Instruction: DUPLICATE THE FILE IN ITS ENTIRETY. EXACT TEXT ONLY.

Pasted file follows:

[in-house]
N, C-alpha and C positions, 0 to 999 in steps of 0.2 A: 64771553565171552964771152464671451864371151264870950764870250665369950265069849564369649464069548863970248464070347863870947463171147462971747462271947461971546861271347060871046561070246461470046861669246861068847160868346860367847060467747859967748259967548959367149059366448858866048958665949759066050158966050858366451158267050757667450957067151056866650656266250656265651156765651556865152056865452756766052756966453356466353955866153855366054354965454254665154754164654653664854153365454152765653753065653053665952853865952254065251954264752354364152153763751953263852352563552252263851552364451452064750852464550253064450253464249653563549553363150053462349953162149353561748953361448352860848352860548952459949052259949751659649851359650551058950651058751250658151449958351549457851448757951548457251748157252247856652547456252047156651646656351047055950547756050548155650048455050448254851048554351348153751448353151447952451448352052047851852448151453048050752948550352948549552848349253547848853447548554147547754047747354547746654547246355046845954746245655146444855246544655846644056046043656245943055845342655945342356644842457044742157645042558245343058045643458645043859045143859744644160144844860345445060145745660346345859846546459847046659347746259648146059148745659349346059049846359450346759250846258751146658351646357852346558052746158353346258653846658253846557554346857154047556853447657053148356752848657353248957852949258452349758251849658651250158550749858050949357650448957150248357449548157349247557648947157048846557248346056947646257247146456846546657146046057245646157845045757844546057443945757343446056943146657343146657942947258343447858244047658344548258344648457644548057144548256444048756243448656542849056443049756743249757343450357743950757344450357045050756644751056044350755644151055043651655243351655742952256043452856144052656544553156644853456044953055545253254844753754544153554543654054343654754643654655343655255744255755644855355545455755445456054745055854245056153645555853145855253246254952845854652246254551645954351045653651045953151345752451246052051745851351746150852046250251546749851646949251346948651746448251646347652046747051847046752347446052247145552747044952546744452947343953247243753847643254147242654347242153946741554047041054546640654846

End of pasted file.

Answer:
[in-house]
N, C-alpha and C positions, 0 to 999 in steps of 0.2 A: 64771553565171552964771152464671451864371151264870950764870250665369950265069849564369649464069548863970248464070347863870947463171147462971747462271947461971546861271347060871046561070246461470046861669246861068847160868346860367847060467747859967748259967548959367149059366448858866048958665949759066050158966050858366451158267050757667450957067151056866650656266250656265651156765651556865152056865452756766052756966453356466353955866153855366054354965454254665154754164654653664854153365454152765653753065653053665952853865952254065251954264752354364152153763751953263852352563552252263851552364451452064750852464550253064450253464249653563549553363150053462349953162149353561748953361448352860848352860548952459949052259949751659649851359650551058950651058751250658151449958351549457851448757951548457251748157252247856652547456252047156651646656351047055950547756050548155650048455050448254851048554351348153751448353151447952451448352052047851852448151453048050752948550352948549552848349253547848853447548554147547754047747354547746654547246355046845954746245655146444855246544655846644056046043656245943055845342655945342356644842457044742157645042558245343058045643458645043859045143859744644160144844860345445060145745660346345859846546459847046659347746259648146059148745659349346059049846359450346759250846258751146658351646357852346558052746158353346258653846658253846557554346857154047556853447657053148356752848657353248957852949258452349758251849658651250158550749858050949357650448957150248357449548157349247557648947157048846557248346056947646257247146456846546657146046057245646157845045757844546057443945757343446056943146657343146657942947258343447858244047658344548258344648457644548057144548256444048756243448656542849056443049756743249757343450357743950757344450357045050756644751056044350755644151055043651655243351655742952256043452856144052656544553156644853456044953055545253254844753754544153554543654054343654754643654655343655255744255755644855355545455755445456054745055854245056153645555853145855253246254952845854652246254551645954351045653651045953151345752451246052051745851351746150852046250251546749851646949251346948651746448251646347652046747051847046752347446052247145552747044952546744452947343953247243753847643254147242654347242153946741554047041054546640654846